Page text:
Announcement

Collapse
No announcement yet.

Should Results be Posted Everywhere?

Collapse
X
 
  • Filter
  • Time
  • Show
Clear All
new posts

  • Should Results be Posted Everywhere?

    My FGS results have resulted in some interest in others with similar results. I have receieved requests to enter my results in GEDMATCH and GENBANK. Gedmatch.com seems to be a donated service run by one Curtis Rogers, who also accepts donations. Genbank.com seems to be no more than an ad portal and says its under construction. Then there's Gentree.com which seems to let you add a gedcom and DNA results to either search yourself or hire a consultant to search the database for you.

    These apparently aren't affiliated with the Genographic Project, Mitosearch or NCBI Genbank or FTDNA for that matter.

    I recall reading somewhere on FTDNA's site that one should be wary of where one placed their genetic data for privacy reasons. Does that caution still apply or is that only for YDNA? Would anyone like to share their experiences/opinions of these services: GEDMATCH.com, GENTREE.COM or the NCBI.NLM.NIH.gov - Genbank

  • #2
    I submitted my FGS to the NCBI GenBank. That is the only real GenBank.
    I used an Ian Logan link to do that.

    Comment


    • #3
      Originally posted by whisper View Post
      I recall reading somewhere on FTDNA's site that one should be wary of where one placed their genetic data for privacy reasons. Does that caution still apply or is that only for YDNA? Would anyone like to share their experiences/opinions of these services: GEDMATCH.com, GENTREE.COM or the NCBI.NLM.NIH.gov - Genbank
      My take could be a little biased, since I'm working on another system to add to the mix (something to help my adopted wife and anyone else who participates).

      There are two areas you need to think about. First, what are your goals. If you had a question that you answered, then there isn't any compelling reason for you to post the information. If you have a lot of questions that need answers, then I would think posting your information to the wind could assist in finding answers.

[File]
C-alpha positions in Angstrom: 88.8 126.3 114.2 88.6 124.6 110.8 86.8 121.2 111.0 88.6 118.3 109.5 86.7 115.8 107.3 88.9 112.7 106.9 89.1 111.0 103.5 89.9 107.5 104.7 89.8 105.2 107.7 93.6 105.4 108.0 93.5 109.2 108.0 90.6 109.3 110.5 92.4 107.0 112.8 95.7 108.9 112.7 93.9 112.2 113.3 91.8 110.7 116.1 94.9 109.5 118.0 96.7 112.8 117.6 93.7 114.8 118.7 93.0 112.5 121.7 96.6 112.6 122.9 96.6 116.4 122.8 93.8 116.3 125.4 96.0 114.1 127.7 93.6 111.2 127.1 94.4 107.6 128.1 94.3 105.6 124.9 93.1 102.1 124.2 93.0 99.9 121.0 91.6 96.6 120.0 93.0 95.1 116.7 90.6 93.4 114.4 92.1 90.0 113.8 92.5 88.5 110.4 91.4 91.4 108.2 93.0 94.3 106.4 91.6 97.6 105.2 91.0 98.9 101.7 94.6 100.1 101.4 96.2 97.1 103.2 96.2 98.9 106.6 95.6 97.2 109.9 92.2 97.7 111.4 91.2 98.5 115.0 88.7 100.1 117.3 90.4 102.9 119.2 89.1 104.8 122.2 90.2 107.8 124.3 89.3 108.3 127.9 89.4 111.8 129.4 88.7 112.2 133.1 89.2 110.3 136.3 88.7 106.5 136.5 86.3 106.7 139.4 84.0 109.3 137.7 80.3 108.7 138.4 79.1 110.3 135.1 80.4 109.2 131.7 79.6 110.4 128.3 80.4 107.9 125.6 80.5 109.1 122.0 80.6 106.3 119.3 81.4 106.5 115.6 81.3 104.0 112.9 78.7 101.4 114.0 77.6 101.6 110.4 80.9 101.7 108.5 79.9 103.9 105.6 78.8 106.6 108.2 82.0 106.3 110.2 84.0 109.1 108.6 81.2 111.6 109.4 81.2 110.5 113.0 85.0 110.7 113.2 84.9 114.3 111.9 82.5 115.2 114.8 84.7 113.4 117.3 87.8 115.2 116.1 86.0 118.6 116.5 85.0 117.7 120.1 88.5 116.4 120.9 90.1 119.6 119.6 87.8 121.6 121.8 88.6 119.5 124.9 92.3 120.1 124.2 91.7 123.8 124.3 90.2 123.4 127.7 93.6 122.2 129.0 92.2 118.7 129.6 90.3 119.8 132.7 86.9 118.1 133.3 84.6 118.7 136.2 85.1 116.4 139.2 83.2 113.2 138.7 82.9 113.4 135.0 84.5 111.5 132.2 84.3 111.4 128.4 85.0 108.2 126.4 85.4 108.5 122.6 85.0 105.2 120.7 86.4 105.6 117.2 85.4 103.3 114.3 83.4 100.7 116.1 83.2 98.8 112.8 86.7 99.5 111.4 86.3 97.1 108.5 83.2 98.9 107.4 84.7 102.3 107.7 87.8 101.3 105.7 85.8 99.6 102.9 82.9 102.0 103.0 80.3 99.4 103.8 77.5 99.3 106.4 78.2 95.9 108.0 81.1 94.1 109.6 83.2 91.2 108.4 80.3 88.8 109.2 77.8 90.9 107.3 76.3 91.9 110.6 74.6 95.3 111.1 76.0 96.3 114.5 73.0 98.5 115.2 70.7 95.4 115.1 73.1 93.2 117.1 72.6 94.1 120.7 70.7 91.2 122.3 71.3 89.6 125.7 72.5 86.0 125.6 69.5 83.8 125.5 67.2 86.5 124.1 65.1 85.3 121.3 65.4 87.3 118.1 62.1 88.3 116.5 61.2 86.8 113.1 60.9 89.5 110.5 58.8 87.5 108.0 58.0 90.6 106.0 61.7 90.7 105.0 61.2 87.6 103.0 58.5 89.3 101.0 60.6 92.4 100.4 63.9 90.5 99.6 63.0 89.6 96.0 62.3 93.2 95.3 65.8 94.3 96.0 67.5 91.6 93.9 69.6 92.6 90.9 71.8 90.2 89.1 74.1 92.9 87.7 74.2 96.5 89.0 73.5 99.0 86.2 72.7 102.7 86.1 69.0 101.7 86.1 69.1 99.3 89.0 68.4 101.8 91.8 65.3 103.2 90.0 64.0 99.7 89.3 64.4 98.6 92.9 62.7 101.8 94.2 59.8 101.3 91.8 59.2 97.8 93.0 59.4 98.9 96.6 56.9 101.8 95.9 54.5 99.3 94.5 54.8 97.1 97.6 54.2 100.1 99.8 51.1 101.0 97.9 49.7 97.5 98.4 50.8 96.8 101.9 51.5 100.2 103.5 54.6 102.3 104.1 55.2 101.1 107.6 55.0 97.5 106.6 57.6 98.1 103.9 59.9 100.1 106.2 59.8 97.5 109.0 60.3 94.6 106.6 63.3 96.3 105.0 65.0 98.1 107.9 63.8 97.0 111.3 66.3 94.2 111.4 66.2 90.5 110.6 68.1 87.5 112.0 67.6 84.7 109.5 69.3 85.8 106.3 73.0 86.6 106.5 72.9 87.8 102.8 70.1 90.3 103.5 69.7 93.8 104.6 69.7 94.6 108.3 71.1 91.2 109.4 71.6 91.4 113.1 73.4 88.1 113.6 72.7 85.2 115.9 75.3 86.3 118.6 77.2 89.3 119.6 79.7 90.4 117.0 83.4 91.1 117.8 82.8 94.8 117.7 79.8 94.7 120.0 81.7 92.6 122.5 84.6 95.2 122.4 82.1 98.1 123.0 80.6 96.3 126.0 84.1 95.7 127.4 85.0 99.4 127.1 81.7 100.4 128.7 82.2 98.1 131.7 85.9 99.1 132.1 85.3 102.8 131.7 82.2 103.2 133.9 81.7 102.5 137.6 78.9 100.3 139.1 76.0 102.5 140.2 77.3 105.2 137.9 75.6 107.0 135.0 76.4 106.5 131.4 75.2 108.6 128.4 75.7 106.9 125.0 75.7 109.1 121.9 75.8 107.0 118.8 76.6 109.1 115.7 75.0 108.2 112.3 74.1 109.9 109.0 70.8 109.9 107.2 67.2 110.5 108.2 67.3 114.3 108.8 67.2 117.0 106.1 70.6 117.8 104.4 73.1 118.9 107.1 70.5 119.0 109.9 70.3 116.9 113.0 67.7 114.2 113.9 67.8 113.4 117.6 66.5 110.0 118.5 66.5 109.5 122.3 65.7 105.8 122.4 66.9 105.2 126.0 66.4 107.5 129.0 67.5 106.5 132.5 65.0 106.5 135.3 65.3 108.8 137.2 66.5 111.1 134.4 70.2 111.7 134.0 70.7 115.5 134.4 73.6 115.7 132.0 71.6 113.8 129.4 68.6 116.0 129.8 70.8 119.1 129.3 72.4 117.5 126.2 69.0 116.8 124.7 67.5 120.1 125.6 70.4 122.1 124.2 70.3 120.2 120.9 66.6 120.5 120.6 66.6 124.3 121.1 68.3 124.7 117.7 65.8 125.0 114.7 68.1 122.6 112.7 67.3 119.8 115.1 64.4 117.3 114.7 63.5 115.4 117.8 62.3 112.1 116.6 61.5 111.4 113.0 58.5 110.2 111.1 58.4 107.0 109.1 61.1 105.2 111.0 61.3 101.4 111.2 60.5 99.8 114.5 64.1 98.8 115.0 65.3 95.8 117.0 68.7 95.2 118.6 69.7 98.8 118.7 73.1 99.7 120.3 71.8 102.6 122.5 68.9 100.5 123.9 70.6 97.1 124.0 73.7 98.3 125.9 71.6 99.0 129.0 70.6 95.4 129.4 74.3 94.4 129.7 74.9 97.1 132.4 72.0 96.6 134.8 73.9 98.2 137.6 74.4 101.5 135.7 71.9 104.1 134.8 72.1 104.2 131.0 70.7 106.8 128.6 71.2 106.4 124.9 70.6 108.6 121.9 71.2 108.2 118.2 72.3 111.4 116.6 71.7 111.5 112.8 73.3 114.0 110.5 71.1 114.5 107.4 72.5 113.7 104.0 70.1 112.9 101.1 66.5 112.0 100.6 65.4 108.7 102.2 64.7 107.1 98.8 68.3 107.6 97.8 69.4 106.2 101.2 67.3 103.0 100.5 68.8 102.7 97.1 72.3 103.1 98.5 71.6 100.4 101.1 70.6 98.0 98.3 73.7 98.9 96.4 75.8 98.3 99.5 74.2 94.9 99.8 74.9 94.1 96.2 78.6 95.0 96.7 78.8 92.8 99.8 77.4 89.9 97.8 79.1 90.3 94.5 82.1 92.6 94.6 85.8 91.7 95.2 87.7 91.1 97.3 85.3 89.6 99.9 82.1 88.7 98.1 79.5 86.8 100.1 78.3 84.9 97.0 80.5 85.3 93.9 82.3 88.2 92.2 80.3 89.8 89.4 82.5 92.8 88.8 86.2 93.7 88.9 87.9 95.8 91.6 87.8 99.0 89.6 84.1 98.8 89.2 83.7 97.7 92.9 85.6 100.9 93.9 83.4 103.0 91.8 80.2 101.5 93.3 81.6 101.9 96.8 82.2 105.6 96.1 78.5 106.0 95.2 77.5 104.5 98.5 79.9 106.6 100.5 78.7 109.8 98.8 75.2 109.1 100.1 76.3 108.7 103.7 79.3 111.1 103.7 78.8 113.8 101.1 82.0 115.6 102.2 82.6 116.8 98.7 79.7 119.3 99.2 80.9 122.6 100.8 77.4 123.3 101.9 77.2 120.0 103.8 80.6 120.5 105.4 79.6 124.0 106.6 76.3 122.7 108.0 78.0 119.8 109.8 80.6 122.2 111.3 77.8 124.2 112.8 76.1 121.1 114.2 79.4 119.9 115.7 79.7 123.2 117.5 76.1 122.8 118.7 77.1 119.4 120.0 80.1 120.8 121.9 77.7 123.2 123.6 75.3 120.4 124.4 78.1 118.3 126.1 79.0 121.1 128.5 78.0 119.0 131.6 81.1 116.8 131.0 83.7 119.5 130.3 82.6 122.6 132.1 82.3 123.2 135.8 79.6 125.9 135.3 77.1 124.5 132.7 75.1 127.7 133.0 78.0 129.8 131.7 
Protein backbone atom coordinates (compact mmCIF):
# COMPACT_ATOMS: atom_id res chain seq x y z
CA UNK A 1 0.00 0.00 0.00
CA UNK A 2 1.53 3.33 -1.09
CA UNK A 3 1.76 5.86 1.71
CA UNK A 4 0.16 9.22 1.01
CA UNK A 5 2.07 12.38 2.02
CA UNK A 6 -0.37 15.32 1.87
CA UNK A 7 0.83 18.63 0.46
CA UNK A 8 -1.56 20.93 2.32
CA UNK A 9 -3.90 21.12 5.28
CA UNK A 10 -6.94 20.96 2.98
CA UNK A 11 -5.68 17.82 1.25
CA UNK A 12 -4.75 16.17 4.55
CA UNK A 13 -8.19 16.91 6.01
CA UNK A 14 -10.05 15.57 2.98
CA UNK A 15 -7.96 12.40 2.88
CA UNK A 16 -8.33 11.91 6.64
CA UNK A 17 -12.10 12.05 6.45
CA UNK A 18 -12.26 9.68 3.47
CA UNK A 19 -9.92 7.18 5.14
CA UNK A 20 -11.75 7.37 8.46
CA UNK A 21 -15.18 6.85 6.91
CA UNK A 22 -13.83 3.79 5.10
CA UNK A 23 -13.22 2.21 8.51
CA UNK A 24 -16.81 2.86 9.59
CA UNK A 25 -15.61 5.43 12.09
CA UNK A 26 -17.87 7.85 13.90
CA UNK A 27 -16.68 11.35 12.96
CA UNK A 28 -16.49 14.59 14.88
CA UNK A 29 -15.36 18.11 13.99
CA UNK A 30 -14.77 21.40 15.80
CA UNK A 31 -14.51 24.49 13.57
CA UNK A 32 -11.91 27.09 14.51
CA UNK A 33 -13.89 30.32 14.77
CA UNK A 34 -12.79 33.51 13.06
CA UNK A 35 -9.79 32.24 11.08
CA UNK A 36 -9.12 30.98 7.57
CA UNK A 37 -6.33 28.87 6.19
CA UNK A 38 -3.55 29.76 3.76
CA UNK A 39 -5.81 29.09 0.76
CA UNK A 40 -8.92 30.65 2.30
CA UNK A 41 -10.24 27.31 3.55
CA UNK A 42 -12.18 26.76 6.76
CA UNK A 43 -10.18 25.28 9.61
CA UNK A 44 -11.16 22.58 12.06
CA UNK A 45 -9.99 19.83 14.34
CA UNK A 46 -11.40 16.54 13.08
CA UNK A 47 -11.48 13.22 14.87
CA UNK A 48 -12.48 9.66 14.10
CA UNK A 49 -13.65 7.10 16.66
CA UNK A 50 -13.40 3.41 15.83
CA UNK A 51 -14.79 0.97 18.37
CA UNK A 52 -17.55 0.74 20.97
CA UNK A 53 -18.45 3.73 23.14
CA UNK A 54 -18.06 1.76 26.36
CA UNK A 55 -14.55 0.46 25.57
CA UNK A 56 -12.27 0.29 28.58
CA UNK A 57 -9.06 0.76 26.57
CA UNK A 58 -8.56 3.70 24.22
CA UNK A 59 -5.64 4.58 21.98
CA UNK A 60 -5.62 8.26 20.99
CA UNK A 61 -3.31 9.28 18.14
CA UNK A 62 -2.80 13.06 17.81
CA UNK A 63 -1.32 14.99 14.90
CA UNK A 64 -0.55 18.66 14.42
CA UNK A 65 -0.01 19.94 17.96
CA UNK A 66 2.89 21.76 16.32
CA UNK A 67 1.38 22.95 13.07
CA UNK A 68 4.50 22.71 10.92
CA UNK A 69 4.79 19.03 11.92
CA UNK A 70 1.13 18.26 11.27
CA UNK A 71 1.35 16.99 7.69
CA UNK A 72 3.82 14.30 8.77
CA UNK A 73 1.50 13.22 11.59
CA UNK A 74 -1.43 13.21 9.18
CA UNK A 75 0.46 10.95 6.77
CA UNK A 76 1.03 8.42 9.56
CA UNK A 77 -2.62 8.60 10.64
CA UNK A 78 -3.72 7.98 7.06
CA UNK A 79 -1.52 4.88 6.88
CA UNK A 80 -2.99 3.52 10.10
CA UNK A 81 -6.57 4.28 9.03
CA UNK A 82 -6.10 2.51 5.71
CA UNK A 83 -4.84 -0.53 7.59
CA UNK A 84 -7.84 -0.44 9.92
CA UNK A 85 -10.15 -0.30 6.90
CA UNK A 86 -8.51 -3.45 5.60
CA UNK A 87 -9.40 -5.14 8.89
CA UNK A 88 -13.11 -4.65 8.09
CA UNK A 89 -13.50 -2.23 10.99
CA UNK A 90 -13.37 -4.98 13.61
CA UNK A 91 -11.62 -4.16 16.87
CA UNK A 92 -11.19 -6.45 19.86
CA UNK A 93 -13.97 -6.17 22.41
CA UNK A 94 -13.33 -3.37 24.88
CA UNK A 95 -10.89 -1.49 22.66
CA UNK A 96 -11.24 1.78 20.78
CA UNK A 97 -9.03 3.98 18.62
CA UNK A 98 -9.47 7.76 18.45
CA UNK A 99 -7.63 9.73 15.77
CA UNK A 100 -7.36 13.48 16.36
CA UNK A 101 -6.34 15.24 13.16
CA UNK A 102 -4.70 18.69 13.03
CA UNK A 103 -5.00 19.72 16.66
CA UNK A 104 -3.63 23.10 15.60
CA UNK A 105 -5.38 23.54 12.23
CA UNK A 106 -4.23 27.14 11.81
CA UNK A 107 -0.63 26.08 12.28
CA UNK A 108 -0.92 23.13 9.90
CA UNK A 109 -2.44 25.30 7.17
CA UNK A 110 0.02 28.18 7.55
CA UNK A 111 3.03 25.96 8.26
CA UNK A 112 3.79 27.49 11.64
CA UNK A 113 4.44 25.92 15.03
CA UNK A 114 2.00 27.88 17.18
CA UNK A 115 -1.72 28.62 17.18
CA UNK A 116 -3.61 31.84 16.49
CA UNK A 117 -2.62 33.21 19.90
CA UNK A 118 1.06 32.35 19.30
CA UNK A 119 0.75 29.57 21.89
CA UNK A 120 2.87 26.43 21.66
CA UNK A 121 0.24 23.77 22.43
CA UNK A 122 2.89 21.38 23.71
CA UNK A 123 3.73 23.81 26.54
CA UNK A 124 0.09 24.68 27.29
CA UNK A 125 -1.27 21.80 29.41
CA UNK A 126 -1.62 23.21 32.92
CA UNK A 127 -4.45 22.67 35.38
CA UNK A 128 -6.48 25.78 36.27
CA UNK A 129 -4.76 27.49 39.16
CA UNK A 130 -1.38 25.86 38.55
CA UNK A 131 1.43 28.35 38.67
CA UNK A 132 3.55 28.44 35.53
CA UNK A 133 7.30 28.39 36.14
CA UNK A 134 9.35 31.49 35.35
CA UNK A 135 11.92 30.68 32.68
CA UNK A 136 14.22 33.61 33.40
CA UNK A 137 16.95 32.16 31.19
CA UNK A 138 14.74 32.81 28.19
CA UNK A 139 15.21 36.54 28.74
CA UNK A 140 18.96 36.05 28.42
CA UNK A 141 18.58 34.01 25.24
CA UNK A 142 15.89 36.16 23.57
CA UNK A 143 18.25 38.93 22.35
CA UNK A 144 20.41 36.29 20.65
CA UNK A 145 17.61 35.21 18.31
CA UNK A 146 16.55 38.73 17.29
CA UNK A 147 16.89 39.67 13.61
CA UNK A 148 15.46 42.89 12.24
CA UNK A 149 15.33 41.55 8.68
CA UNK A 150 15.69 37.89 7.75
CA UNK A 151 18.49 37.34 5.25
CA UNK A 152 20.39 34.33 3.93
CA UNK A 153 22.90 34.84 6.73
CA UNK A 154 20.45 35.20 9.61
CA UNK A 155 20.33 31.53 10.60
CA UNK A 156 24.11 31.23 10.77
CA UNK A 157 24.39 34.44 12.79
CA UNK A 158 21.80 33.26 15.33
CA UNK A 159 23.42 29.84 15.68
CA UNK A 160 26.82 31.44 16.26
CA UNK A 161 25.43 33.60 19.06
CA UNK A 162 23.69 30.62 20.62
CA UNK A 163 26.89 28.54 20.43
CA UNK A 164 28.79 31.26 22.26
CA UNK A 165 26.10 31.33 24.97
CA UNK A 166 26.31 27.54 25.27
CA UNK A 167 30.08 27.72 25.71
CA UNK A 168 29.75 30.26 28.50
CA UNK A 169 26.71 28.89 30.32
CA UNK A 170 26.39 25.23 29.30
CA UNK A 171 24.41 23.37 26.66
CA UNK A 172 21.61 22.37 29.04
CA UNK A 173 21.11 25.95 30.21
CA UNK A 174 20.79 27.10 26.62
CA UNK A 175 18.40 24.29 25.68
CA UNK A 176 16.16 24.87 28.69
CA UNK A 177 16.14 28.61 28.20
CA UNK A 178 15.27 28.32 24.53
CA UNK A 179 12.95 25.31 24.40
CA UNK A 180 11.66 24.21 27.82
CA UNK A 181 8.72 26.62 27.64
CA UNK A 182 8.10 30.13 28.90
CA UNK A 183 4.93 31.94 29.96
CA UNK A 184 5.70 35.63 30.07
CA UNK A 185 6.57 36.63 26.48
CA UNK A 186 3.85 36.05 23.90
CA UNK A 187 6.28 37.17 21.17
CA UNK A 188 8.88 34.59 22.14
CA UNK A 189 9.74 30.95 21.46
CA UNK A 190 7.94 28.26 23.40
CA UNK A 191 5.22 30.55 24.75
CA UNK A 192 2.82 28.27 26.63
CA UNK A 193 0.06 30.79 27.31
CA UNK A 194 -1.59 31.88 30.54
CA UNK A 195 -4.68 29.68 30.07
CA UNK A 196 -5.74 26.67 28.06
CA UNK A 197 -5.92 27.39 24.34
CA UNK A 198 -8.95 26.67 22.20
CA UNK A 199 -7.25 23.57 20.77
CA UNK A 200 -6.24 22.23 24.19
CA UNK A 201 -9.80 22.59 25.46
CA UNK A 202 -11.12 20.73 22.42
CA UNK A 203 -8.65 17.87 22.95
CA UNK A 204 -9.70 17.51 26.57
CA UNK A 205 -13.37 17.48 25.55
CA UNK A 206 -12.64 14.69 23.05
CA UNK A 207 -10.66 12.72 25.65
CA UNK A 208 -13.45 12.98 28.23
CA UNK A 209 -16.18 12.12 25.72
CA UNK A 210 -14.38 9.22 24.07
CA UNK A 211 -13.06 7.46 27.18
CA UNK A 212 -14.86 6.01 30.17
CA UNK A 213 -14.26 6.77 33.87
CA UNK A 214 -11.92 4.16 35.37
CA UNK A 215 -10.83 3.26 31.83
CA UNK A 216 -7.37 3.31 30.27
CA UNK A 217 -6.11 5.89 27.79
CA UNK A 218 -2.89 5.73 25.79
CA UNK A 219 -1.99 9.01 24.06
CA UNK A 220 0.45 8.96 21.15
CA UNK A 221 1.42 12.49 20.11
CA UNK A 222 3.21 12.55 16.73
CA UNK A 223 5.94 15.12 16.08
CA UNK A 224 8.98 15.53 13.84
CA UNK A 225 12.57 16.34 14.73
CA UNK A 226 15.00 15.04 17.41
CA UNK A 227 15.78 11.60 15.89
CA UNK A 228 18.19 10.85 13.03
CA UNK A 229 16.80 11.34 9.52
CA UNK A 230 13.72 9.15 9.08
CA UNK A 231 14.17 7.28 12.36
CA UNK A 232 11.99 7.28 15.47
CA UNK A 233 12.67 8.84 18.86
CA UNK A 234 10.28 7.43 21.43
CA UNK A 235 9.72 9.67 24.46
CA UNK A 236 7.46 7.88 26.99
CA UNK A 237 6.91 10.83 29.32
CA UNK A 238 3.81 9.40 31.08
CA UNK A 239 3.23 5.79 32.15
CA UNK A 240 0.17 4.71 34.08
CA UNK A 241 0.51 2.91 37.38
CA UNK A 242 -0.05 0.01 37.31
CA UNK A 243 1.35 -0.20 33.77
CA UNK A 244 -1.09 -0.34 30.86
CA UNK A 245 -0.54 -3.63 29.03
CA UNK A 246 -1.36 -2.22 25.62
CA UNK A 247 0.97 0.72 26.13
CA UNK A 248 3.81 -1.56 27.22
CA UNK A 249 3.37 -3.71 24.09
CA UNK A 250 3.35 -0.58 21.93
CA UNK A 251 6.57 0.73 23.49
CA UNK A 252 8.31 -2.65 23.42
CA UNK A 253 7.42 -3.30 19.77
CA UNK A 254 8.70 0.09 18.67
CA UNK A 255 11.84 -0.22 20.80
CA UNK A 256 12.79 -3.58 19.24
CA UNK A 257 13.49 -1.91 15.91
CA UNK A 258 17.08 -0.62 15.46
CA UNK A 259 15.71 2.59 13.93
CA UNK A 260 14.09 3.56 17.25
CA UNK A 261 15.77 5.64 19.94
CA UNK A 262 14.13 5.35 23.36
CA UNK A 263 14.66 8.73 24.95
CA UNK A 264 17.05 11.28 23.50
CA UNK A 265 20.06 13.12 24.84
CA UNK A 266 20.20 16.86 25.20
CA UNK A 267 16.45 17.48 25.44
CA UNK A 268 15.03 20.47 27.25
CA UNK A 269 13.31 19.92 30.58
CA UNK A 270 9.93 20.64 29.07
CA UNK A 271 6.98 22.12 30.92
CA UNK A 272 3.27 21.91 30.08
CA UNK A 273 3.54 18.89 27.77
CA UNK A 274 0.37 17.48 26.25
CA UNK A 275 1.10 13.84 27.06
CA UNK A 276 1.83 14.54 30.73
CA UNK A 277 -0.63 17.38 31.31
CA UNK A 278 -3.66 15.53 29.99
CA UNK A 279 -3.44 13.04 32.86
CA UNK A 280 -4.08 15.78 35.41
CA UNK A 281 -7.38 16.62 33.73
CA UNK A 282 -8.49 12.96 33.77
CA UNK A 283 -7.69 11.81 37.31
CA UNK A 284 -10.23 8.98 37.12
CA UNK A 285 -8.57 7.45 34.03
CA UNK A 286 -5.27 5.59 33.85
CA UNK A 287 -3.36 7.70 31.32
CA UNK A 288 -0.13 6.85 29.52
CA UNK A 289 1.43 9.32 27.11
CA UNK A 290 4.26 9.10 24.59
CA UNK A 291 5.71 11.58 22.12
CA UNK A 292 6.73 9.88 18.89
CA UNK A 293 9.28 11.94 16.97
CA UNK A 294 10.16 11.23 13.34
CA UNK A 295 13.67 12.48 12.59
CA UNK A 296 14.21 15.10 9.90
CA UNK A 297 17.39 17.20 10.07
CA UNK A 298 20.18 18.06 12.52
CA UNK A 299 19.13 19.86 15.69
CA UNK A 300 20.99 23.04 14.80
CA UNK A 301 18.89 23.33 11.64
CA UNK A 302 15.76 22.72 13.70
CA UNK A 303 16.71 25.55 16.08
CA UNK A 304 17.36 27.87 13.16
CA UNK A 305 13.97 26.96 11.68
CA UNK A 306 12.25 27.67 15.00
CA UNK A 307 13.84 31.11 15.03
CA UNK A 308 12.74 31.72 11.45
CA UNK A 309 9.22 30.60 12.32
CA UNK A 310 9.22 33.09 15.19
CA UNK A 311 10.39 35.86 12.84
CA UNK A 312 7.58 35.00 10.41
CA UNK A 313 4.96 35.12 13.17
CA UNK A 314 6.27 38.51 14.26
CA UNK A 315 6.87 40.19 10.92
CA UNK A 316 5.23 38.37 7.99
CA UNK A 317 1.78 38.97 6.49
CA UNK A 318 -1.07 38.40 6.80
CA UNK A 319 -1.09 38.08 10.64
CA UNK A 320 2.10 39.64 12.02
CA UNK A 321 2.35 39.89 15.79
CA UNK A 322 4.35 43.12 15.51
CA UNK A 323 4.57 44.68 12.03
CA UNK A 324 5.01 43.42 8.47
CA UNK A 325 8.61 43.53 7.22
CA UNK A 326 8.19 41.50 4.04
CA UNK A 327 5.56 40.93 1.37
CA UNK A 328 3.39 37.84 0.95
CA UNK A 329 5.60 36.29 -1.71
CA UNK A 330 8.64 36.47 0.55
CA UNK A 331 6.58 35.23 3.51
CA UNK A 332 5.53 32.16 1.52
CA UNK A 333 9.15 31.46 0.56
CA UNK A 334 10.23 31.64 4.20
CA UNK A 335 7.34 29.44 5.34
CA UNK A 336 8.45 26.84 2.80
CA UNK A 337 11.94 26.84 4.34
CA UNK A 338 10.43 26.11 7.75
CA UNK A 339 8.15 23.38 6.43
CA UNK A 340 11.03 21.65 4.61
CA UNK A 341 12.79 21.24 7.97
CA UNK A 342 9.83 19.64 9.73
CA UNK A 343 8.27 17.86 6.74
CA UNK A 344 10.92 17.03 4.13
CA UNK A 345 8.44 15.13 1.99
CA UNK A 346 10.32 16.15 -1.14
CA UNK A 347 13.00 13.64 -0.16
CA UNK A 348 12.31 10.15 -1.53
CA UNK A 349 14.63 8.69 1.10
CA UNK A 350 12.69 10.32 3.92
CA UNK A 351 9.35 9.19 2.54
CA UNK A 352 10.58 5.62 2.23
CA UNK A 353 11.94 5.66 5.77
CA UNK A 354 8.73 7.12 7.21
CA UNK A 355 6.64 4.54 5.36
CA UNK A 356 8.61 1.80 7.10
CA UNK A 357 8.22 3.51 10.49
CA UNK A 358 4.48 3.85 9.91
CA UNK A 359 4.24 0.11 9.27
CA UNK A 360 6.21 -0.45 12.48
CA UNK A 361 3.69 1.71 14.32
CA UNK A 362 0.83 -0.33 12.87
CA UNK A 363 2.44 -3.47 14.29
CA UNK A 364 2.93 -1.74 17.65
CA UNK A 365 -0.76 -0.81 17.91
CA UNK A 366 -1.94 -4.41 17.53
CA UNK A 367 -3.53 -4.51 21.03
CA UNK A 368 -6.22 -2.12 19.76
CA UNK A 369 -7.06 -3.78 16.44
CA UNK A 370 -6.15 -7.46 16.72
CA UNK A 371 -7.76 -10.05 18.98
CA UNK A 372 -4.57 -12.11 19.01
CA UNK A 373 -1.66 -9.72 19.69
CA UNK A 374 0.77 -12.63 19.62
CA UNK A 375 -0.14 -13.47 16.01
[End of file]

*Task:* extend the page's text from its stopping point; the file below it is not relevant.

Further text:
The second area to think about is related to privacy. What are the privacy concerns; now and in the future?

      I am not a prophet, but I do understand technology and social concerns related to privacy. You have to break down the concerns into a couple groups.

      1) Classification information about your ancestry, such as my wife being H5 for mtDNA.
      2) Specific raw information that defines specific health and background information.

      Items in the first category could impact my wife only if social bias were to build around racial concerns. This doesn't seem to be likely, but possible.

      Items in the second category could become problematic, if insurance companies were to illegally use the information in a way to raise your rates due to finding something they consider to be a risk.

      You have to assume that the information will become more concentrated in the future. One day I may be able to Google "What is Bob Smith" and get genetic information. Will this affect Bob Smith? If I'm a racist employer, maybe. If I'm an insurance company.. maybe. Could Bob sue me, yes.

      Beyond that, I would assume it wouldn't go future than what already happens when people make choices based on hair and eye color.

      A totally different subject is related to financial implications. Knowing your genetic information is not likely to allow me to steal your money, but you could potentially be paying money for testing and someone else could profit from the information without rewarding you. That will happen with just about anything, so you need to decide if you are willing to "contribute to the common good" if you feel there is one.